Despite the request of the Handicap International team, this local mine-affected inhabitant refused to move out of the marked suspected hazardous area.
Photo courtesy of Handicap International
In the municipality of Berkovici, an association of hunters is one of the most high-risk groups in BiH is currently involved in an innovative mine-risk management approach. After being accredited to conduct mine-risk education and carrying out a participatory, community-needs assessment, the association identified priorities for development, demining and mine-risk education. The priorities are being formalized into the existing mine-action system while a specific development alternative starts. With the support of local institutions, hunters will manage a specific hunting zone in a safe area, mark safe paths that any type of visitor could use (not just hunters) and promote the area to local inhabitants, as well as foreigners, in order to enhance the area’s tourism. Such an approach requires a deeper understanding of local communities and how they function but will potentially enable access to development funding for a more holistic form of mine-risk management intervention.
Mine action exists to help people living in contaminated areas overcome the negative impact of mines and other explosive remnants of war, participate fully in society, and benefit from human development. The traditional humanitarian-mine-action assistance alone cannot fully erase the impact of landmines and the related social exclusion factors evident in post-conflict zones. Traditional technical mine-action inputs, such as mine clearance mine-risk education and survivor assistance activities, are not sufficient. In order to improve the quality of life in mine-contaminated areas and to access development funding, mine action must also become part of a development response. It must include the setting of intermediary mine-impact-free targets and consider a wider set of intervention measures, from the recognized standards of mine action to innovative actions including institutional change, community appraisal, and support for alternative social and economic opportunities.
- “Guidelines for grant applicants: Support to Mine Action in BIH.” The Delegation of the European Union to Bosnia and Herzegovina, 12 July 2009. p. 4. Call for Proposals Number: EC/BIH/CFP/09/001. http://www.delbih.ec.europa.ed Accessed 5 October 2010.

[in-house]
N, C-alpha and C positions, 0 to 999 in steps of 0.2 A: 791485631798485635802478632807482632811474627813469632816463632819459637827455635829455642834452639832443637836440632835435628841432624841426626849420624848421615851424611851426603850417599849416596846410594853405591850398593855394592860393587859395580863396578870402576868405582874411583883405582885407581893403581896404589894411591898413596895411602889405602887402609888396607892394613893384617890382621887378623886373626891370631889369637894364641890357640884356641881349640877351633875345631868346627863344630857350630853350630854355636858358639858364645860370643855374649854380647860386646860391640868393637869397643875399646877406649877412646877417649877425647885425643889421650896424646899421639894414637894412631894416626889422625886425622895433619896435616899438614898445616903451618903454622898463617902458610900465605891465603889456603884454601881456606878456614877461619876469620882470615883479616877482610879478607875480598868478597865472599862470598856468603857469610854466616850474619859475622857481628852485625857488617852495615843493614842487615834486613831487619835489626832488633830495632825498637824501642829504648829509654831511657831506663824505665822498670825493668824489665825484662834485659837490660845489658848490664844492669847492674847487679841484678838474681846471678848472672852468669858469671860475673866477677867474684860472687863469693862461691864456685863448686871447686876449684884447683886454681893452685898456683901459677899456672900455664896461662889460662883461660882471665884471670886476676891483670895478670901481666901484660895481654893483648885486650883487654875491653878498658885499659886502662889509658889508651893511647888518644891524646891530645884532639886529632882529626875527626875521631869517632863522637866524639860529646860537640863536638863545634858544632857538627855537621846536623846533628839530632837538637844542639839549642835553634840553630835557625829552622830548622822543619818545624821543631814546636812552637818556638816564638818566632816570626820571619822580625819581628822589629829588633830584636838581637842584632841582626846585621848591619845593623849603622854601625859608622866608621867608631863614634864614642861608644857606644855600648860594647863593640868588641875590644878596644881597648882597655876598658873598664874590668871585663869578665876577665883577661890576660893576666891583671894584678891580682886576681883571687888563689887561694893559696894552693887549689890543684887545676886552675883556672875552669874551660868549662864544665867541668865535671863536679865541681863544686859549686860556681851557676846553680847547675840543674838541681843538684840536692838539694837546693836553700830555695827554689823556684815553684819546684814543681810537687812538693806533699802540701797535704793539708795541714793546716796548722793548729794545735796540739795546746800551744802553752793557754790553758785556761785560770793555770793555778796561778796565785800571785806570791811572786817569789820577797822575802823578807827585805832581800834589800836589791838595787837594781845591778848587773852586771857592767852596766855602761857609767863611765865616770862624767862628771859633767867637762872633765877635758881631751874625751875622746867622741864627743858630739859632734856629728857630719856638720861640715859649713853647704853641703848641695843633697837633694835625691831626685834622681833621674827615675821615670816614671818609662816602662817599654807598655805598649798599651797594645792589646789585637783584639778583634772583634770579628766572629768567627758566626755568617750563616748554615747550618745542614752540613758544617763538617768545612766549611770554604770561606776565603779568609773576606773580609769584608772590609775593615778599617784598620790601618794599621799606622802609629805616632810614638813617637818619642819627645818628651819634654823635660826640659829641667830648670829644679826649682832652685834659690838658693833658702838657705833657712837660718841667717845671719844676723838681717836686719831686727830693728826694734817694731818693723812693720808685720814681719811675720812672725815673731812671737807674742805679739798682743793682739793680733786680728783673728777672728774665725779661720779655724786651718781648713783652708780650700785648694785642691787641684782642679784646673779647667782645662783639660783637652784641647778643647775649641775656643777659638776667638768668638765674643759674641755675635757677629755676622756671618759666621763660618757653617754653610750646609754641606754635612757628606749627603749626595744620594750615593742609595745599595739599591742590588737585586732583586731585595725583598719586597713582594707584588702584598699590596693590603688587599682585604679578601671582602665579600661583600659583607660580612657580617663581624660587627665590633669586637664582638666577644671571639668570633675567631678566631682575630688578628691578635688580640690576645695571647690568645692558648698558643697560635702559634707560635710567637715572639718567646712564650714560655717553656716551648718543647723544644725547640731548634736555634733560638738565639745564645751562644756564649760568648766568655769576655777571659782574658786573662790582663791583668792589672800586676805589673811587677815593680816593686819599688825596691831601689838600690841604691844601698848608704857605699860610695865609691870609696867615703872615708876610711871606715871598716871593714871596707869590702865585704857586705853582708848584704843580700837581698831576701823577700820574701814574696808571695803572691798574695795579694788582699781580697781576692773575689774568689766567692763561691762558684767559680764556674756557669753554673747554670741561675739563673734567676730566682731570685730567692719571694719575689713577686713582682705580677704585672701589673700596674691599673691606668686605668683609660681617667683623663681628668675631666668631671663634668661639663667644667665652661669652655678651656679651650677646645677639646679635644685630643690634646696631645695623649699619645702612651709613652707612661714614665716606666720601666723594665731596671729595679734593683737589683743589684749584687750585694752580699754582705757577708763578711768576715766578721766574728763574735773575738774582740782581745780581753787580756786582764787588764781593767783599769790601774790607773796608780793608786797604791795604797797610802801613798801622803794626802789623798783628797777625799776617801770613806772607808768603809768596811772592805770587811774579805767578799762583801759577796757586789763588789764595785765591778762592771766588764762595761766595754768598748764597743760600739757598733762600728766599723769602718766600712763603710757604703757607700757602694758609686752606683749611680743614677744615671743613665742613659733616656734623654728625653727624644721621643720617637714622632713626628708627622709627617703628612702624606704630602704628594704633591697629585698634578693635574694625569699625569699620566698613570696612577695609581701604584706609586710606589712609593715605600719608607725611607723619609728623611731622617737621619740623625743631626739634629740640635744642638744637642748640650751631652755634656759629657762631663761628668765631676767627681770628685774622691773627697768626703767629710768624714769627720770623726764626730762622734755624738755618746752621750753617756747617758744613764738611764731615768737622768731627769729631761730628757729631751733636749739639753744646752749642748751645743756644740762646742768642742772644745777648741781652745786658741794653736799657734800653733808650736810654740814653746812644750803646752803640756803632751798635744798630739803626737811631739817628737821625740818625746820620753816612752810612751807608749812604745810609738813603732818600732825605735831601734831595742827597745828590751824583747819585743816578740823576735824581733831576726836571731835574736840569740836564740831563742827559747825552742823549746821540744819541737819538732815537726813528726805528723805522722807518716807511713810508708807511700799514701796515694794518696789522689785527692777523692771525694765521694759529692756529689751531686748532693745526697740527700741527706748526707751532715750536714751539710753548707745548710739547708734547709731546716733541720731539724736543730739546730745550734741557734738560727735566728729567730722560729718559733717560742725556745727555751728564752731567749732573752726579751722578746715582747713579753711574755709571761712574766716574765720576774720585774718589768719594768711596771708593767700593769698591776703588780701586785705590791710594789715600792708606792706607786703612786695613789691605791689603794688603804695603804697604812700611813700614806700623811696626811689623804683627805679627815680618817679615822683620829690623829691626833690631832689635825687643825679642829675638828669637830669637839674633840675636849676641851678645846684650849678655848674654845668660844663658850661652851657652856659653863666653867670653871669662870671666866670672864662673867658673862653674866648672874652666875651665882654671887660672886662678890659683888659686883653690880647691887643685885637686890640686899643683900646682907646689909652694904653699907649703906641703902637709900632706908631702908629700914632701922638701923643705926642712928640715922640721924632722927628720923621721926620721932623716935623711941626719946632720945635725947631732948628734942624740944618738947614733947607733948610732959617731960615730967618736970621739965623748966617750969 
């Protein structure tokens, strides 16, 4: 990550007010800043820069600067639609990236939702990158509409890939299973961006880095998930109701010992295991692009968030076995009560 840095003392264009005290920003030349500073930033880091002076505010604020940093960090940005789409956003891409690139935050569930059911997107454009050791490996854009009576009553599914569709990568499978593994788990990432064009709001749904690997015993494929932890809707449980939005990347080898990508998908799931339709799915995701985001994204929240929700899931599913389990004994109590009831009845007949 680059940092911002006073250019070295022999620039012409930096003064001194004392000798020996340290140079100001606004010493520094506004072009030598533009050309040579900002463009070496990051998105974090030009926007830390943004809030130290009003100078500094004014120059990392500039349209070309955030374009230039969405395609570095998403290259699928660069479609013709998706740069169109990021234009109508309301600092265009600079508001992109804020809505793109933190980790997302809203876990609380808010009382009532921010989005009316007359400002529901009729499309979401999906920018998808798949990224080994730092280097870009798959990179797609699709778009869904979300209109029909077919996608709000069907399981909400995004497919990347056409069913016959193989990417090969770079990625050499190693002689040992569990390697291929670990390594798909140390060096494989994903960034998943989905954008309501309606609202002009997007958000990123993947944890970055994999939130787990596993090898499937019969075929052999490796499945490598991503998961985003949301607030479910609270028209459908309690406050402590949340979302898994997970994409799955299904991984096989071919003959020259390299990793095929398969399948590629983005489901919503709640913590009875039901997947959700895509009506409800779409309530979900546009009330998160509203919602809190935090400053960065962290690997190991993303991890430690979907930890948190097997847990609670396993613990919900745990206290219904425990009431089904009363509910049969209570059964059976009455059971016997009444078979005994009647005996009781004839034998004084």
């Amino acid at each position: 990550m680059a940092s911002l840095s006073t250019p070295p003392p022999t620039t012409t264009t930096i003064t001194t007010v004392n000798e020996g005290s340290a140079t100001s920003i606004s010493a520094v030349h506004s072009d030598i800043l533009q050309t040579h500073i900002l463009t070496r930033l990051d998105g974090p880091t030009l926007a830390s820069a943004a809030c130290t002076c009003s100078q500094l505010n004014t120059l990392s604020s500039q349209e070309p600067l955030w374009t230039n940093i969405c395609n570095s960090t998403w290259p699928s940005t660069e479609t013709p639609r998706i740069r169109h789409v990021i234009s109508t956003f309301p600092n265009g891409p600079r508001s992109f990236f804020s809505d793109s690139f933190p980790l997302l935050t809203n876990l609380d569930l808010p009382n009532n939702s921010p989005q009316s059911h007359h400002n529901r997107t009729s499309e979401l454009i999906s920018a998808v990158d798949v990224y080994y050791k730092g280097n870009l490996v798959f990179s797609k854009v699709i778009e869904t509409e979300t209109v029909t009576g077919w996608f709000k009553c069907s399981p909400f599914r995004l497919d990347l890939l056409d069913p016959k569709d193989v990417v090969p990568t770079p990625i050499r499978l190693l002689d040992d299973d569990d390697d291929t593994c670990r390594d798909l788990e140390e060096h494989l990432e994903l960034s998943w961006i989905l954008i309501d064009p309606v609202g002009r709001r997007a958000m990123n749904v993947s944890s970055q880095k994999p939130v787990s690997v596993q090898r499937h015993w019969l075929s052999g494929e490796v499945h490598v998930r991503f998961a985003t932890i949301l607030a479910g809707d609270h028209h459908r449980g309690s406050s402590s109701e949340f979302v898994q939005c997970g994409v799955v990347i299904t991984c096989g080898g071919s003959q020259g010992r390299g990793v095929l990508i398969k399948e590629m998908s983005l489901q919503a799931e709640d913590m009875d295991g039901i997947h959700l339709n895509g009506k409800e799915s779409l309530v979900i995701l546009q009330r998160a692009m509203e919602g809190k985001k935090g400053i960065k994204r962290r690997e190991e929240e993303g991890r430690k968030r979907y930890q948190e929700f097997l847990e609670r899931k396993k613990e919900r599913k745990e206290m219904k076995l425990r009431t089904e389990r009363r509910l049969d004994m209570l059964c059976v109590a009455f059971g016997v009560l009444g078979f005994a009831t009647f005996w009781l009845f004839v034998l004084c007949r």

- The authors thank the project team and partners for supporting this pilot intervention and constantly searching for positive solutions to recurring issues related to the integrated mine action development approach.
- “Landmine Contamination: A Development Imperative,” Social development notes, World Bank, October 2004. p. 3. http://www.apminebanconvention.org/fileadmin/pdf/mbc/
text_status/World_Bank_dissemination_note_Oct_2004.pdf. Accessed 5 October 2010.
- From a mine-action institutional perspective, a key area of concern revolves around the need for the national mine-action center to differentiate formal mine action (that must be supervised) from “uncontrolled” development intervention in mine-affected areas. For example, when a development organization implements a standard priority needs assessment in a mine-contaminated area, mine-action institutions may interpret it as a mine-action activity conducted without accreditation and/or without respecting the existing standard operating procedures. A solution is possible: The organization conducting development activities in mine-contaminated areas should be aware of mine-action procedures while mine-action institutions should focus their supervisory role on the five official mine-action pillars and related national procedures, namely advocacy to universalize the Anti-personnel Mine Ban Convention, assistance to landmine survivors/victims, clearance of mined areas, mine-risk education, and stockpile destruction.
- Gasser, Russell (Dr.) and Music, Almedina. “Evaluation of the UNICEF Mine Risk Education Programme in Bosnia Herzegovina 2007.” Geneva International Centre for Humanitarian Demining. October 2007. p. 11. http://www.gichd.org/fileadmin/pdf/evaluations/database/Bosnia/Evaluation-MRE-UNICEF-BiH-Gasser-Oct2007.pdf. Accessed 6 October 2010.
Michael Carrier works as a Local Development Technical Advisor for the Handicap International South East Europe program.He is also pursuing Ph.D. research on land-contamination issues at the University of Gloucestershire in the United Kingdom.
Dr. John Powell is a Senior Research Fellow in the Community and Countryside Research Institute at the University of Gloucestershire in the United Kingdom. He has worked on land contamination’s environmental and economic aspects, as well as a wide range of environmental and rural development issues in Europe, the United Kingdom and the United States. He is also the course leader of a distance-learning Master of Science program in European Rural Development.
Handicap International South East Europe Programme
Hakije Kulenovica 22
71000, Sarajevo / Bosnia and Herzegovina
Tel: +387 33 266 880
Fax:+387 33 266 881
Dr. John Powell
Countryside and Community Research Institute
Dunholme Villa, Park Campus
University of Gloucestershire
Cheltenham, GL50 2RH / UK
Tel: +44 1242 714129
Fax:+44 1242 714395